Exile on Main St Songs Ranked

Exile on Main St. is a studio album by the English rock band the Rolling Stones. Released on 12 May 1972 by Rolling Stones Records, it was the band’s first double album, tenth studio album in the United Kingdom, and twelfth American album. Recording began in 1969 in England during sessions for Sticky Fingers and continued in mid-1971 at a rented villa in the South of France named Nellcôte while the band lived abroad as tax exiles. A collage of various images, the album’s artwork, according to frontman Mick Jagger, reflects the Rolling Stones as “runaway outlaws using the blues as its weapon against the world”, showcasing “feeling of joyful isolation, grinning in the face of a scary and unknown future”. The album was originally met with mixed reviews before a positive critical reassessment during the 1970s. It has since been viewed by many critics as the Rolling Stones’ best work and a culmination of a string of the band’s highly critically successful albums, following the releases of Beggars Banquet (1968), Let It Bleed (1969) and Sticky Fingers (1971). Rolling Stone has ranked Exile on Main St. number 7 on its list of the 500 Greatest Albums of All Time in 2003 and 2012, and dropping to number 14 in the 2020 edition, the highest Rolling Stones album ranked on the list. In 2012, the album was inducted into the Grammy Hall of Fame, the band’s fourth album to be inducted. Here are all of Exile on Main St songs ranked.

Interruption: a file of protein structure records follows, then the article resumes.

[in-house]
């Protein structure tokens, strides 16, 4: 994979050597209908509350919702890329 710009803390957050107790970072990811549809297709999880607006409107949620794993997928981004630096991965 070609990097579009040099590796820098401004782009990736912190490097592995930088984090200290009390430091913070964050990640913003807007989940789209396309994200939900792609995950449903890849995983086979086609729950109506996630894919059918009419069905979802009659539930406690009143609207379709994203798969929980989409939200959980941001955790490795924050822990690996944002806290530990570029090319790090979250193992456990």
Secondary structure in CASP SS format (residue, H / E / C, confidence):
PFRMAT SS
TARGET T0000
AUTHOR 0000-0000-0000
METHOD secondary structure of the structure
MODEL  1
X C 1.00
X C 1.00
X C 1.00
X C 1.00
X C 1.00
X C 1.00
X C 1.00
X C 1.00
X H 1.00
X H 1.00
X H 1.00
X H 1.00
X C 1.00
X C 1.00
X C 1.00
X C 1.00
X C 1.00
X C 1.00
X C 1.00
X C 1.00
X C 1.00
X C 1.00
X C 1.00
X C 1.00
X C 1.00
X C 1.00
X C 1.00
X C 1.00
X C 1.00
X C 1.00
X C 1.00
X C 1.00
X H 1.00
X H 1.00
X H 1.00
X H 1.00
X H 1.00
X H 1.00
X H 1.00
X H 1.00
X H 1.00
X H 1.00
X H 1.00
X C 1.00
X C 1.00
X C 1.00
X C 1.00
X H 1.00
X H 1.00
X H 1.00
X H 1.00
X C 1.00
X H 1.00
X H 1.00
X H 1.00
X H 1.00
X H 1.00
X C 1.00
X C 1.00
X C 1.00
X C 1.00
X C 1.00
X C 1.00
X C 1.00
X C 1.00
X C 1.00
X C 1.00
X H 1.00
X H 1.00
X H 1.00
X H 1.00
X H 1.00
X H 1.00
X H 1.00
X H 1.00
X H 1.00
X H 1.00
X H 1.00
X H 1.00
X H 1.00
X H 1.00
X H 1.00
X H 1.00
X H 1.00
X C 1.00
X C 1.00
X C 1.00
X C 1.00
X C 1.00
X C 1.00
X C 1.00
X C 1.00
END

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18. Shake Your Hips

“The band sounds bored in Shake Your Hips. I get it isn’t their song, but they could make it sound enjoyable at least? As a song it’s probably better than the next two but the performance is so damn dry.”

17. I Just Want to See His Face

“I love the weirdness and the bass line, Mick wants to see Jesus. “I Just Want to See His Face” is interesting work, in theory, dissecting the gospel sound with strange studio tricks, but I don’t quite get what’s that one is supposed to take from listening to it.”

16. Turd On the Run

“Turd on the Run” is just an electric blues soundscape, and I would be lying if I said that I haven’t found some charms in it despite the stupid lyrics.”

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15. Casino Boogie

“Casino Boogie” Jagger tries to paint once again a picture of a directionless generation by saying random offensive shit… but this time there’s no texture for it to linger on, so the effect is almost null.”

14. Stop Breaking Down

“The Stones sound has matured since the Brian Jones years, and the Robert Johnson cover “Stop Breaking Down” is as much about what they can do with staff like Mick Taylor as it is about authenticity (much of the record was recorded on the French Riviera, which the band decamped to in protest against British income tax). “

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13. Sweet Black Angel

“Sweet Black Angel” is a weird one, a simple protest sing-along accompanied by an acoustic guitar and some unusual but cool percussion sounds (nocturnal vibes galore, that güiro is the song of the crickets).”

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12. Ventilator Blues

“Ventilator Blues” starts the transition back into more soulful territory, although this is primarily an old-school, down-tempo blues song.”

11. Soul Survivor

“Soul Survivor is possibly the most straight up song here and is a really good end to the album. The riff has been used somewhere else… trying to think where.”